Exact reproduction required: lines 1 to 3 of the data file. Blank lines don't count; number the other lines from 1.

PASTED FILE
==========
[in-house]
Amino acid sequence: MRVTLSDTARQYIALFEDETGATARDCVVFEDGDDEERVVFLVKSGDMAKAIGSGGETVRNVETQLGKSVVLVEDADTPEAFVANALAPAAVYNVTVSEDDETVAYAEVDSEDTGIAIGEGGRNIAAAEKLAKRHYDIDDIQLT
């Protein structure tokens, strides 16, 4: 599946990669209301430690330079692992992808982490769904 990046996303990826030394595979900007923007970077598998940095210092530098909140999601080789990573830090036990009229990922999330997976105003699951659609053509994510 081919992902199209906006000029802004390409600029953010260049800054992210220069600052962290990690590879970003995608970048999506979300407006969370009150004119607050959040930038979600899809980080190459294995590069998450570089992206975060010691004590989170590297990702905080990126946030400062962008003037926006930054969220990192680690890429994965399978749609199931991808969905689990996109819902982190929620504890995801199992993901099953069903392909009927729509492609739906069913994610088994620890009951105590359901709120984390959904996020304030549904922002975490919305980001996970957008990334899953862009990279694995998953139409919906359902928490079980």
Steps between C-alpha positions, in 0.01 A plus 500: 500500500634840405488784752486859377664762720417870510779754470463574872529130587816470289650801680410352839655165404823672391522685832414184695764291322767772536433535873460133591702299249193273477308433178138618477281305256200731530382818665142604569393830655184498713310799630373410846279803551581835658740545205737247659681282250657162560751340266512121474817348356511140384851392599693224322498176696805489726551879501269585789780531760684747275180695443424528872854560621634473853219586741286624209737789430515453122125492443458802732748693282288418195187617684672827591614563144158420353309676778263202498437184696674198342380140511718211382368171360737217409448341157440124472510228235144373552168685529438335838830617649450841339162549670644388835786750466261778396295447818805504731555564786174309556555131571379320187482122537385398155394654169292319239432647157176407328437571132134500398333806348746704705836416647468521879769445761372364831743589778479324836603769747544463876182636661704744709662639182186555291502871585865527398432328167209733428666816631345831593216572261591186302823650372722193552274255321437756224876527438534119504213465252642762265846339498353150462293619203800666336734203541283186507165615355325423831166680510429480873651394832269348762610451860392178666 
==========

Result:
[in-house]
Amino acid sequence: MRVTLSDTARQYIALFEDETGATARDCVVFEDGDDEERVVFLVKSGDMAKAIGSGGETVRNVETQLGKSVVLVEDADTPEAFVANALAPAAVYNVTVSEDDETVAYAEVDSEDTGIAIGEGGRNIAAAEKLAKRHYDIDDIQLT
């Protein structure tokens, strides 16, 4: 599946990669209301430690330079692992992808982490769904 990046996303990826030394595979900007923007970077598998940095210092530098909140999601080789990573830090036990009229990922999330997976105003699951659609053509994510 081919992902199209906006000029802004390409600029953010260049800054992210220069600052962290990690590879970003995608970048999506979300407006969370009150004119607050959040930038979600899809980080190459294995590069998450570089992206975060010691004590989170590297990702905080990126946030400062962008003037926006930054969220990192680690890429994965399978749609199931991808969905689990996109819902982190929620504890995801199992993901099953069903392909009927729509492609739906069913994610088994620890009951105590359901709120984390959904996020304030549904922002975490919305980001996970957008990334899953862009990279694995998953139409919906359902928490079980």